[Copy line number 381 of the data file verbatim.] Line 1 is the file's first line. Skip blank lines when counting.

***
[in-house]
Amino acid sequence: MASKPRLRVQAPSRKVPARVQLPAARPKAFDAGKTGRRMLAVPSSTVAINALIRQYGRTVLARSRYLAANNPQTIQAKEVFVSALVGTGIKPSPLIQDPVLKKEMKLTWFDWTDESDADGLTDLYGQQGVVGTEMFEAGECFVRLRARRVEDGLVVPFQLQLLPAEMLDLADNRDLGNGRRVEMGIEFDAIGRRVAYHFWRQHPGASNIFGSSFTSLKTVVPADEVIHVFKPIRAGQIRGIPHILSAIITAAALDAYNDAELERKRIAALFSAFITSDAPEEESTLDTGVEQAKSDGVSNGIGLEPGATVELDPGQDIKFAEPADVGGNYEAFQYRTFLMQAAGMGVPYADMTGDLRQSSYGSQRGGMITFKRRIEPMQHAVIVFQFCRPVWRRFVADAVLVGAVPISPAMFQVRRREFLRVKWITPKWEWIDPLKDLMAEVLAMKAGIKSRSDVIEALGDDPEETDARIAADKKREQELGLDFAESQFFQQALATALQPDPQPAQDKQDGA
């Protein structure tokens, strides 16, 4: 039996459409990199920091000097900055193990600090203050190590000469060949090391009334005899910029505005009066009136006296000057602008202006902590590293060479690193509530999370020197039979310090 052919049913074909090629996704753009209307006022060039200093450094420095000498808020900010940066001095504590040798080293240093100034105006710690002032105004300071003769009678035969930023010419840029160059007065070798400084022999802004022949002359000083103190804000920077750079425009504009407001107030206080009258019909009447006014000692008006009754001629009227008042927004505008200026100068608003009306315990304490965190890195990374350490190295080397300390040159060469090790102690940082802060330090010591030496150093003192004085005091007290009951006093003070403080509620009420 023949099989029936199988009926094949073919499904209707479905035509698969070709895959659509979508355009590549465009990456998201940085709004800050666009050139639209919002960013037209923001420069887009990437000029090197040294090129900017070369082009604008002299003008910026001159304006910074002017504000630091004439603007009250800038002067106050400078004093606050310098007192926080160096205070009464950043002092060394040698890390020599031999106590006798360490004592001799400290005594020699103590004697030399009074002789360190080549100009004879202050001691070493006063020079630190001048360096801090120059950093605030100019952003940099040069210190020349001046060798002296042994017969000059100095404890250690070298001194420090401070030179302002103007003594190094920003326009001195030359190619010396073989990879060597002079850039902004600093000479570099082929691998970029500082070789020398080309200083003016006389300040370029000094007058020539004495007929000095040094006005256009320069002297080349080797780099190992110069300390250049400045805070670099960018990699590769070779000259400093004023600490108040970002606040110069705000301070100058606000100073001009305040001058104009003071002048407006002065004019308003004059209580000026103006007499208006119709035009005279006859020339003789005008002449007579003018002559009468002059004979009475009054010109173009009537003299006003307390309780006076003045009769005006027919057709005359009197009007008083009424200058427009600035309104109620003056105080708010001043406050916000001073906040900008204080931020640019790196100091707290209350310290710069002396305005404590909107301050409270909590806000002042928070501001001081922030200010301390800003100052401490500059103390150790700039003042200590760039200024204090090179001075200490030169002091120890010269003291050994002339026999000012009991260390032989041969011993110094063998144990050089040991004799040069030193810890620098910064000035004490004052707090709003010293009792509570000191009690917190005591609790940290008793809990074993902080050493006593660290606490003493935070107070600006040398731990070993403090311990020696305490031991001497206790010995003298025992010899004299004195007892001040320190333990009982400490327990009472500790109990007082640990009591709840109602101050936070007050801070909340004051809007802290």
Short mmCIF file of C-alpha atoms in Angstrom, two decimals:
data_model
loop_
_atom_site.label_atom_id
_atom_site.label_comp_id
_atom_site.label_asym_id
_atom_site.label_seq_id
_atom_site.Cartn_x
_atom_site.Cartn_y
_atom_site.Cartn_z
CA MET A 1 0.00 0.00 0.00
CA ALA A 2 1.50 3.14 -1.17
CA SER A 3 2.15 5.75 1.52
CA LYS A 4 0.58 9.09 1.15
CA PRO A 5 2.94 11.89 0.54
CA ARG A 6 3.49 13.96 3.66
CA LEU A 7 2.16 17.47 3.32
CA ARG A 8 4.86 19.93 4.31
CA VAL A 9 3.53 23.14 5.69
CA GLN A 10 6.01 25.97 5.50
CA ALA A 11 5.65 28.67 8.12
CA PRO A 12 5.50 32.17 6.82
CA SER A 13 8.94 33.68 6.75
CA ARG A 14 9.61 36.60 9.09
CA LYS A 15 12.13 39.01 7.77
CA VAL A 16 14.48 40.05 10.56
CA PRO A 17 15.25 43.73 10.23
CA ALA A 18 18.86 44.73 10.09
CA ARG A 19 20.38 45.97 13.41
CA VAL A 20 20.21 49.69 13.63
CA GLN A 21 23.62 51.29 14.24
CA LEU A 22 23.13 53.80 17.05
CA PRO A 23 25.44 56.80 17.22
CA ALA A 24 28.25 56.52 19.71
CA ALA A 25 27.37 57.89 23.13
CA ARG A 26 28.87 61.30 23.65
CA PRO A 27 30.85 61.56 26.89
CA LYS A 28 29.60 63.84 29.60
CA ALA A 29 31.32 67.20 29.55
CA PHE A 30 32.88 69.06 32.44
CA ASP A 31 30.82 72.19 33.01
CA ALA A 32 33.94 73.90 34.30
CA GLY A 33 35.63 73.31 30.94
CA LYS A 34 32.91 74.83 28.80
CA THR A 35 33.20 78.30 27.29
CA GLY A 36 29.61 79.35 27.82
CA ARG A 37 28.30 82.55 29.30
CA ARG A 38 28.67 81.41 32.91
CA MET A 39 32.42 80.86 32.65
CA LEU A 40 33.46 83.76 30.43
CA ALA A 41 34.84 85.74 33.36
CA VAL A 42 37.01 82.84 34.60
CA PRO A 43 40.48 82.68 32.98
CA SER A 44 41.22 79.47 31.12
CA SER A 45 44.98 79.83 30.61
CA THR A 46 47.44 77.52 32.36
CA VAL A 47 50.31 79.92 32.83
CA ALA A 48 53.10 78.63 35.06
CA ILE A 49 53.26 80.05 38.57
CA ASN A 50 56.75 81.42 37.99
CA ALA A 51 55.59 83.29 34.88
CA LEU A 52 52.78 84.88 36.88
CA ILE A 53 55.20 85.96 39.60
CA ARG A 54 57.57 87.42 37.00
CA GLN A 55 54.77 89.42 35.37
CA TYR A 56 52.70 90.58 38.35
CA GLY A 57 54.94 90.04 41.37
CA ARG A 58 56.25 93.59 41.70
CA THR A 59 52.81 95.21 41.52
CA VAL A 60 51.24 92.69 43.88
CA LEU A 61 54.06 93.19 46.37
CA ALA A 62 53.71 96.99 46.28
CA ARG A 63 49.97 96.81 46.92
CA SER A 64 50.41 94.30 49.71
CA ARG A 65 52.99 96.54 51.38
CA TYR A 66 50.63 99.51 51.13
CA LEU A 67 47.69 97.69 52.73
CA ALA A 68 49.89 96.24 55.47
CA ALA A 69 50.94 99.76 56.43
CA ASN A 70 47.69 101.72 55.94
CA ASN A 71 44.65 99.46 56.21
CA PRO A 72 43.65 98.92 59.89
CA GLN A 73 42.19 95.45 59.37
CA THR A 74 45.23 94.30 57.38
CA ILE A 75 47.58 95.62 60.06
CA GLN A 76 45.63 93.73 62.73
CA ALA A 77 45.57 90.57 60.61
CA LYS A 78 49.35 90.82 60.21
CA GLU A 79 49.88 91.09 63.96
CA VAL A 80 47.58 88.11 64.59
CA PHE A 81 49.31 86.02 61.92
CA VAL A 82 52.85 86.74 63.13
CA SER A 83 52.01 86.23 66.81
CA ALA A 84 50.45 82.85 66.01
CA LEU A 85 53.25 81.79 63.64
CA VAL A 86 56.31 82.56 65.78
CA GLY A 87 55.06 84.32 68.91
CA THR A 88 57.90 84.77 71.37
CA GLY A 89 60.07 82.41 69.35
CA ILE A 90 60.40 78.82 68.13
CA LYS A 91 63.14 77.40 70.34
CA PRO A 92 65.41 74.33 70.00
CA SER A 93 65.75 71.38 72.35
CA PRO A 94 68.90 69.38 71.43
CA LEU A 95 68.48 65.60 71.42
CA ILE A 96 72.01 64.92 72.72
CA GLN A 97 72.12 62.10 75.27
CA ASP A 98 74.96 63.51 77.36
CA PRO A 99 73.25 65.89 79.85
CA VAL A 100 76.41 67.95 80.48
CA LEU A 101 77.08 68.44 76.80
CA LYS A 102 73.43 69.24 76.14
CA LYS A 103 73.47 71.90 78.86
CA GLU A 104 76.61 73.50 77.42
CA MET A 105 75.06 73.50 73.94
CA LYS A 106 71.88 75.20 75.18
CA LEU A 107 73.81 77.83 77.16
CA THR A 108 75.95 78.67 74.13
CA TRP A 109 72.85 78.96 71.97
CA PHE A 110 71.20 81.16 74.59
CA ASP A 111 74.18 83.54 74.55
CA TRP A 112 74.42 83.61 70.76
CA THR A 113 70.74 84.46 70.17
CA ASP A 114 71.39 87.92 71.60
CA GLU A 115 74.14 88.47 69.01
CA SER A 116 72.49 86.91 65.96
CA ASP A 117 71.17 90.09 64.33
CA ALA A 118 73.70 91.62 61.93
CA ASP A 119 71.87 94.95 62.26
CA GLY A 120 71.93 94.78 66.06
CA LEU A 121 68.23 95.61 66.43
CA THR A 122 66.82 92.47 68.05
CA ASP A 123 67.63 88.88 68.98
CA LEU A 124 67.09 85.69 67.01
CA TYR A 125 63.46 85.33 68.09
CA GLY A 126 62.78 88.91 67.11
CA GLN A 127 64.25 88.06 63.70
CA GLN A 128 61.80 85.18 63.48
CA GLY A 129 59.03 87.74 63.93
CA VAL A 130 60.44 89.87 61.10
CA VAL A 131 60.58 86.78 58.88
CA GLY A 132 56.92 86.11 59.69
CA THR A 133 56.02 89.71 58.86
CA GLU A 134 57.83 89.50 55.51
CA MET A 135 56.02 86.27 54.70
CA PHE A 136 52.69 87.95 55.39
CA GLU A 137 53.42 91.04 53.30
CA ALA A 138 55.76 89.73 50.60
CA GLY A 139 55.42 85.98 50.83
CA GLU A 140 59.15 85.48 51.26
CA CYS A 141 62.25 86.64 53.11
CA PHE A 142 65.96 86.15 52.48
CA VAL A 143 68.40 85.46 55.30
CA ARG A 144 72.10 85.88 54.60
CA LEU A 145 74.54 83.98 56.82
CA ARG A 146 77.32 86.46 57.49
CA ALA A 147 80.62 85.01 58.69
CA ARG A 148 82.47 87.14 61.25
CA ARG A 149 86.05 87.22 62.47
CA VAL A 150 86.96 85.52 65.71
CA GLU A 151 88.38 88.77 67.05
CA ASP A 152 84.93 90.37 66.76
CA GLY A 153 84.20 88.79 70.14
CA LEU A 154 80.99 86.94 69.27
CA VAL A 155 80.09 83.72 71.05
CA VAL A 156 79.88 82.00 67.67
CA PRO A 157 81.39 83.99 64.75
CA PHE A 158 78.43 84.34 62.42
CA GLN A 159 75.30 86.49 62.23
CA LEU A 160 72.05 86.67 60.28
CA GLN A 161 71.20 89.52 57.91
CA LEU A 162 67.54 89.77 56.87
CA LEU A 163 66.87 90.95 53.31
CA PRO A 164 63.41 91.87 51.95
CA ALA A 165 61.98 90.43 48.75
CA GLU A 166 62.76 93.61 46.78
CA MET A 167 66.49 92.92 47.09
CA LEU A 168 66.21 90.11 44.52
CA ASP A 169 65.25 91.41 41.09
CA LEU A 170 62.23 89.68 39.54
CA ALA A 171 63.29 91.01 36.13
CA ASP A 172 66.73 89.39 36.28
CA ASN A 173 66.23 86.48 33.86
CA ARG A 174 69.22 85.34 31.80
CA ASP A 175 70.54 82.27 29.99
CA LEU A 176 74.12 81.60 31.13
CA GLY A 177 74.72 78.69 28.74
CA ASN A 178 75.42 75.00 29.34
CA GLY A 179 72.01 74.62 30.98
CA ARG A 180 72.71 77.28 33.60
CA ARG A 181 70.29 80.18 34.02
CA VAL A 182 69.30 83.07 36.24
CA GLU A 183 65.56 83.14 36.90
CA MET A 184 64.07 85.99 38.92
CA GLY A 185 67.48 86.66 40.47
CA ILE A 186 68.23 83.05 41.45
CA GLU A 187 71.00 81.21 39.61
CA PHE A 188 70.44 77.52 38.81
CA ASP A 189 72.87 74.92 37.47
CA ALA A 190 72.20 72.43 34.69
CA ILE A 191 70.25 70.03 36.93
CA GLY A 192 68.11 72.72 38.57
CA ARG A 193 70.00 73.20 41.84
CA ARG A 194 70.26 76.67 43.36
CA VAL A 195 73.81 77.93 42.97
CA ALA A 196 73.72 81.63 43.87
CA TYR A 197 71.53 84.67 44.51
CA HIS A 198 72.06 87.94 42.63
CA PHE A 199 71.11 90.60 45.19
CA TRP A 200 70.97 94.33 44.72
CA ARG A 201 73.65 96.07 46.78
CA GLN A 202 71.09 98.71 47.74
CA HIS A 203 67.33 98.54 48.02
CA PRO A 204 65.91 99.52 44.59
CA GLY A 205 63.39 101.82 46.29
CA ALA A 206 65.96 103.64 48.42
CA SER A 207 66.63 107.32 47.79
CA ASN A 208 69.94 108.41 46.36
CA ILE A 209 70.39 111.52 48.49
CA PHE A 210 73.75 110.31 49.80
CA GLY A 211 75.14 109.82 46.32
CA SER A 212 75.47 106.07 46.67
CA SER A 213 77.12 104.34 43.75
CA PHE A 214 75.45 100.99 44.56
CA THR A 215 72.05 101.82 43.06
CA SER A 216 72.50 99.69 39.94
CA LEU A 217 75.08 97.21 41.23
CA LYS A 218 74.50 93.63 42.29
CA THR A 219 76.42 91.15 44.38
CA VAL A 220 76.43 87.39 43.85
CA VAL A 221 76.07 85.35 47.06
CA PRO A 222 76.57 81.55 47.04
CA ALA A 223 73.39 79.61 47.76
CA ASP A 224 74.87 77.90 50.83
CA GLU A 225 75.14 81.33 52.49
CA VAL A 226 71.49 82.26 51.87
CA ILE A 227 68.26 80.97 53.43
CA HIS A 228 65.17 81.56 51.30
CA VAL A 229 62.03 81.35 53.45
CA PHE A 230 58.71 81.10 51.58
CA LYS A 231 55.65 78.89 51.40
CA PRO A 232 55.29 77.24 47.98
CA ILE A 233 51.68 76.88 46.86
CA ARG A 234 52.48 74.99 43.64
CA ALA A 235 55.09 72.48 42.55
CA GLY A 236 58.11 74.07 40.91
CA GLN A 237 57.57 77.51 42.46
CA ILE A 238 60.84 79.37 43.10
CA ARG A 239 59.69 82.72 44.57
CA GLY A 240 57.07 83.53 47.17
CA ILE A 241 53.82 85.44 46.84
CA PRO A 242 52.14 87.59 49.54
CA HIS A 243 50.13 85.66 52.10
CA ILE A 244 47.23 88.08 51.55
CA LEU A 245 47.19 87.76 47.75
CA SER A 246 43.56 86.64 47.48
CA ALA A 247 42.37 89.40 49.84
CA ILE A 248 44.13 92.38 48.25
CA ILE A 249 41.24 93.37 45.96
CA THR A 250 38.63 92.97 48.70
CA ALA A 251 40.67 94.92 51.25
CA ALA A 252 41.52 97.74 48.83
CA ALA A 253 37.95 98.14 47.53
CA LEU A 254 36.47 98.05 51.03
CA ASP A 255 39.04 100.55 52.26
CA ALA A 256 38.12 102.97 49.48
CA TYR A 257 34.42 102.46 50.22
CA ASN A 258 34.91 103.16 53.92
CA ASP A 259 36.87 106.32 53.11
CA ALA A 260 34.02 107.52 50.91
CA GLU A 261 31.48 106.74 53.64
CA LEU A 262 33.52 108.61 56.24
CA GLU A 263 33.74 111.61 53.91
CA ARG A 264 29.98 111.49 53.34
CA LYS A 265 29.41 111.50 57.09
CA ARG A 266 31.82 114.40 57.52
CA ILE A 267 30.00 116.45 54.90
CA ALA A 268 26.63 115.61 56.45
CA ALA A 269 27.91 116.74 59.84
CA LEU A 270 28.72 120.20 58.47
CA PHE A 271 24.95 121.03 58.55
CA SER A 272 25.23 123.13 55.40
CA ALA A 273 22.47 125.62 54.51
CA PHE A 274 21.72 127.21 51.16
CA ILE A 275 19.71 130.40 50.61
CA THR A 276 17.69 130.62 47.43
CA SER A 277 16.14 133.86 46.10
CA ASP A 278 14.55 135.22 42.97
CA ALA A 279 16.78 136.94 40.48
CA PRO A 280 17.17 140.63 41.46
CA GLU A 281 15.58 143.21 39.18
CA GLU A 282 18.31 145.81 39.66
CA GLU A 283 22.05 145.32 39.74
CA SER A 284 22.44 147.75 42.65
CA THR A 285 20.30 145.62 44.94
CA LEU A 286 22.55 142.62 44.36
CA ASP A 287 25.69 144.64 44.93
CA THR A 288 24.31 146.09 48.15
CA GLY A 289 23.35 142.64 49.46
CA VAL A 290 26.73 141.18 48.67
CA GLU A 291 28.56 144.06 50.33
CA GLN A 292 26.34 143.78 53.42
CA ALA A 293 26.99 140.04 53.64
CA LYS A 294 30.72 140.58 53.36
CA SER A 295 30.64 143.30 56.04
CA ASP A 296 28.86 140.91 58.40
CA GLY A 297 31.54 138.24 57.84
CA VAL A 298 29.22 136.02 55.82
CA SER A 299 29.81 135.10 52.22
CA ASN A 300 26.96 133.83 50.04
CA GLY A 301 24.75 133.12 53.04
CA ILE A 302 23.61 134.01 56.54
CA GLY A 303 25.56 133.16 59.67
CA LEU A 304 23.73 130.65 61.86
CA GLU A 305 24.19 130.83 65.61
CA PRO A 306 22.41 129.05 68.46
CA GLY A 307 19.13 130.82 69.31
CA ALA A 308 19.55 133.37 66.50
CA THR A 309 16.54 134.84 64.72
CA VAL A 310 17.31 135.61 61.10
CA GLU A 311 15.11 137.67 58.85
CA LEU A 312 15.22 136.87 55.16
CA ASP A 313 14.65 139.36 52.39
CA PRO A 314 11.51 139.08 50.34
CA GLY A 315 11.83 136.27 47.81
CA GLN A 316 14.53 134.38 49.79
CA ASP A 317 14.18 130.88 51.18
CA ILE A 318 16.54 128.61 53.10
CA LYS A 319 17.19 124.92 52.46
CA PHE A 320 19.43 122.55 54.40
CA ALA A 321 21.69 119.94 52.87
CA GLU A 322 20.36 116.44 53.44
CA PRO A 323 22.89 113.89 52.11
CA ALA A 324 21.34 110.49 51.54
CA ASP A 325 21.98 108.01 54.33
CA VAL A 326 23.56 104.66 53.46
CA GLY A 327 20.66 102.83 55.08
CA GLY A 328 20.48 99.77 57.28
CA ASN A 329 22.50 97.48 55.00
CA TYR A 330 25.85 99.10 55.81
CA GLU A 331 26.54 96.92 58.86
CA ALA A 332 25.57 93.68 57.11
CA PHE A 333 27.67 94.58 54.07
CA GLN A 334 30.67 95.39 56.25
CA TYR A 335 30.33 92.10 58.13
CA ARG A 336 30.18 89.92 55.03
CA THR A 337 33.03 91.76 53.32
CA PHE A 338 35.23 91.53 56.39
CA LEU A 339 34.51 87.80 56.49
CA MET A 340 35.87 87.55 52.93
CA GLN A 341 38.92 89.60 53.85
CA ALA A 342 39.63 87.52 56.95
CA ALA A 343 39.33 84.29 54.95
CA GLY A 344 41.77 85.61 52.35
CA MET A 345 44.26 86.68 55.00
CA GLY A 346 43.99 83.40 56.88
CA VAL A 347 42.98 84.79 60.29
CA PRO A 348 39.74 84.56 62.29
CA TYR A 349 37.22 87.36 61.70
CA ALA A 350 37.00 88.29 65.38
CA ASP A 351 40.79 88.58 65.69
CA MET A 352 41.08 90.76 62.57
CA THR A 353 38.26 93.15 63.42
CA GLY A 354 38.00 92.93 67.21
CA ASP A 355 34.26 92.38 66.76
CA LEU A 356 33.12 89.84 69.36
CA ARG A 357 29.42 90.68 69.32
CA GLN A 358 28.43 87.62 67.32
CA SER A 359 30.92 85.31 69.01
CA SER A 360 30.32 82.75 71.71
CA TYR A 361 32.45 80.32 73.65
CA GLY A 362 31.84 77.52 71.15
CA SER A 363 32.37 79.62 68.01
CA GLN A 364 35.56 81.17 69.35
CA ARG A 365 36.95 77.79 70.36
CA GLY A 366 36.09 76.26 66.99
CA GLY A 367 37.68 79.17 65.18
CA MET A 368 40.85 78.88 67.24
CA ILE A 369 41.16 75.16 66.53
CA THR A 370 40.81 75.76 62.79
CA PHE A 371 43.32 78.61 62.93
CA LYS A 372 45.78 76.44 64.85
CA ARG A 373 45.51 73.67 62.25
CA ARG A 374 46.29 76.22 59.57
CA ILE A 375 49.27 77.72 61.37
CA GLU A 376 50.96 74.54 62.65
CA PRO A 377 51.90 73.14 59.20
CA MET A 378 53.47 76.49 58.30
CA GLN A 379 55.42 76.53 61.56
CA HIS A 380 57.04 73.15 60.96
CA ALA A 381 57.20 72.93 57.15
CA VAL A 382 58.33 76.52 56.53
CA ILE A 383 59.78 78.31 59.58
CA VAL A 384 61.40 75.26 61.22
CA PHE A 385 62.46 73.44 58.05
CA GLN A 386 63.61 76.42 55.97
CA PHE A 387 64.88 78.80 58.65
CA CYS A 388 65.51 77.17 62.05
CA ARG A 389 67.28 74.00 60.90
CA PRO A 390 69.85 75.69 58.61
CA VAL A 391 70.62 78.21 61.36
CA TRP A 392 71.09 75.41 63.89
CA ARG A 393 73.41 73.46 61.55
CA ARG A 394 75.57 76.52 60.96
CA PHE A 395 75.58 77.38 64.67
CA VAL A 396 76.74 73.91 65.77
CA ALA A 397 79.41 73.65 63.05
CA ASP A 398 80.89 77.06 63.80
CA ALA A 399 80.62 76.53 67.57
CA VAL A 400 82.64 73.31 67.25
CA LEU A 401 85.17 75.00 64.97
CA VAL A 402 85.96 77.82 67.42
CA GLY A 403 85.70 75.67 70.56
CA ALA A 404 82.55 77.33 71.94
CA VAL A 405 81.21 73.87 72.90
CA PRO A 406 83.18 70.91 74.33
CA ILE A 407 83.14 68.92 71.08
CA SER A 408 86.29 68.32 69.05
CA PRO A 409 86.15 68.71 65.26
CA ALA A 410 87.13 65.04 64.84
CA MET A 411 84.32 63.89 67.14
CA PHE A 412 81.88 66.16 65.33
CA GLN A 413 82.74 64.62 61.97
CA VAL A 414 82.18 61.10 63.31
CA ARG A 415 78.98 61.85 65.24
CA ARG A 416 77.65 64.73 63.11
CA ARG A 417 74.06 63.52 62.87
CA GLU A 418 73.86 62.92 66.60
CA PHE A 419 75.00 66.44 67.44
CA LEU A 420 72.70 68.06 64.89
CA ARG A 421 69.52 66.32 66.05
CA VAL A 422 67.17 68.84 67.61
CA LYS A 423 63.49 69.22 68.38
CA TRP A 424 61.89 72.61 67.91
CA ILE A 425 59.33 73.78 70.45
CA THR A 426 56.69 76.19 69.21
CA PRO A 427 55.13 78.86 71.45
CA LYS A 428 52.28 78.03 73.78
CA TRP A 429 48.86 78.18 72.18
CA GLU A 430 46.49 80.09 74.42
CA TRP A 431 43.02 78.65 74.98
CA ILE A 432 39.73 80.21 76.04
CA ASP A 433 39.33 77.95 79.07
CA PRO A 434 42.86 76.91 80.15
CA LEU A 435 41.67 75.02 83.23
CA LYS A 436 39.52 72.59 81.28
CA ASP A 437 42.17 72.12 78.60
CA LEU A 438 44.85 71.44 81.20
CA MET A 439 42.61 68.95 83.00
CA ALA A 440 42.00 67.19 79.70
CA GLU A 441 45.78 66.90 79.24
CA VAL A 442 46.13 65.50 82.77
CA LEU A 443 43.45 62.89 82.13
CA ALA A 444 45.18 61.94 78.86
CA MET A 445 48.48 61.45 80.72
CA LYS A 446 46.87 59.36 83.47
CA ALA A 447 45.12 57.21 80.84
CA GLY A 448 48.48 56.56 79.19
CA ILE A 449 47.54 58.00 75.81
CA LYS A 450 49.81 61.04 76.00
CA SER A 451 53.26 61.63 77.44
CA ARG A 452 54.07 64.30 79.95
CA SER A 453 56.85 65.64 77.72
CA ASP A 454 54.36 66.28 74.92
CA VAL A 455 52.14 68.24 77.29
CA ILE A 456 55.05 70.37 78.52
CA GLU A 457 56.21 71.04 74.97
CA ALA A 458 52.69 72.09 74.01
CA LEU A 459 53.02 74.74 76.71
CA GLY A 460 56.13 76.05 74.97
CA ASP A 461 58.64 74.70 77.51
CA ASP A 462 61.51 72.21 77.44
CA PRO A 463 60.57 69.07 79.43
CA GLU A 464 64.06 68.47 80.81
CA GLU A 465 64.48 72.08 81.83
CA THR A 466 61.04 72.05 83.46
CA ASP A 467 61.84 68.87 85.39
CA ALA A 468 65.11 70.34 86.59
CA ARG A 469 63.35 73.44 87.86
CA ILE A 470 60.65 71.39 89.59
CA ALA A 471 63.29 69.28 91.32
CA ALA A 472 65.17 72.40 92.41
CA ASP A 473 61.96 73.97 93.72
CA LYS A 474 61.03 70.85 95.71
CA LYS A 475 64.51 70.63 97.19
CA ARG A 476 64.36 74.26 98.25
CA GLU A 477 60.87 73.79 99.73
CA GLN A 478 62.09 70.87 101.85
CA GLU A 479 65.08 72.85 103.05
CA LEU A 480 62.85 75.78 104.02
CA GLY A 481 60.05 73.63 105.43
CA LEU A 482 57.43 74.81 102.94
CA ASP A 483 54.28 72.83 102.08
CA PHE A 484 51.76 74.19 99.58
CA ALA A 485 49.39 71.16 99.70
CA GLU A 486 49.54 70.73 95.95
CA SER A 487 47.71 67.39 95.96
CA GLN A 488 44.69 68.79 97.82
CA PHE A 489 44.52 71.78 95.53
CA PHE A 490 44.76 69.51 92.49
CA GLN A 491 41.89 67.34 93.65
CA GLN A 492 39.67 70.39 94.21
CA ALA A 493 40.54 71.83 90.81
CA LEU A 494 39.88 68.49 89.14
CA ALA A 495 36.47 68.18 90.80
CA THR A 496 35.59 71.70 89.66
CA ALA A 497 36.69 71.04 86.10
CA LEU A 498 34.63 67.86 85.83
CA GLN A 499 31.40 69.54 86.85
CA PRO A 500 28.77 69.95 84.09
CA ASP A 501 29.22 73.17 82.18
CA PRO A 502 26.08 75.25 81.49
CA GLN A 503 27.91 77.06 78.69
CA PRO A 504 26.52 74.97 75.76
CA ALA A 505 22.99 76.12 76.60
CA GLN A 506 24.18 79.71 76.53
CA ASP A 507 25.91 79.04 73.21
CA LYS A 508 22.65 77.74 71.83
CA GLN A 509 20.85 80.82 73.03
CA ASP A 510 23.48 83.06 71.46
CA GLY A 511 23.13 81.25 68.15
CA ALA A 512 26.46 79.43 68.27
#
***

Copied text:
CA MET A 368 40.85 78.88 67.24